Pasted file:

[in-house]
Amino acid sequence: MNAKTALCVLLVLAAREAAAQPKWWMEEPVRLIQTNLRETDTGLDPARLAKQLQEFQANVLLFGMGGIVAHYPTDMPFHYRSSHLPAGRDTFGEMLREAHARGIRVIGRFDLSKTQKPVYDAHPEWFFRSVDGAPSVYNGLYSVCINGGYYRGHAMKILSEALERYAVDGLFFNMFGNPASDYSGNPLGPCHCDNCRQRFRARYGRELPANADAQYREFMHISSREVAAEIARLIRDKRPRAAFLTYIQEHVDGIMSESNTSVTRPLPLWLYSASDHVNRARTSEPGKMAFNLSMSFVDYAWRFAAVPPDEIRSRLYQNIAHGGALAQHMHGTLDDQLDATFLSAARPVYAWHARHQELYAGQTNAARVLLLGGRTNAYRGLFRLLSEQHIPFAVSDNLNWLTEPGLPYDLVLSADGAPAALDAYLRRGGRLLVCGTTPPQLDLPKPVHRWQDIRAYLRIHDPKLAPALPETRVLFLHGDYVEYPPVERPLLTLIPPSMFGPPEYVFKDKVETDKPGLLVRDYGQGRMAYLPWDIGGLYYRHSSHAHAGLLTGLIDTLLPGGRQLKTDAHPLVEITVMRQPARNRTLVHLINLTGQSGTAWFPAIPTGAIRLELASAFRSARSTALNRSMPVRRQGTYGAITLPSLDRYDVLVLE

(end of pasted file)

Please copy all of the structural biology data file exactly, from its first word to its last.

[in-house]
Amino acid sequence: MNAKTALCVLLVLAAREAAAQPKWWMEEPVRLIQTNLRETDTGLDPARLAKQLQEFQANVLLFGMGGIVAHYPTDMPFHYRSSHLPAGRDTFGEMLREAHARGIRVIGRFDLSKTQKPVYDAHPEWFFRSVDGAPSVYNGLYSVCINGGYYRGHAMKILSEALERYAVDGLFFNMFGNPASDYSGNPLGPCHCDNCRQRFRARYGRELPANADAQYREFMHISSREVAAEIARLIRDKRPRAAFLTYIQEHVDGIMSESNTSVTRPLPLWLYSASDHVNRARTSEPGKMAFNLSMSFVDYAWRFAAVPPDEIRSRLYQNIAHGGALAQHMHGTLDDQLDATFLSAARPVYAWHARHQELYAGQTNAARVLLLGGRTNAYRGLFRLLSEQHIPFAVSDNLNWLTEPGLPYDLVLSADGAPAALDAYLRRGGRLLVCGTTPPQLDLPKPVHRWQDIRAYLRIHDPKLAPALPETRVLFLHGDYVEYPPVERPLLTLIPPSMFGPPEYVFKDKVETDKPGLLVRDYGQGRMAYLPWDIGGLYYRHSSHAHAGLLTGLIDTLLPGGRQLKTDAHPLVEITVMRQPARNRTLVHLINLTGQSGTAWFPAIPTGAIRLELASAFRSARSTALNRSMPVRRQGTYGAITLPSLDRYDVLVLE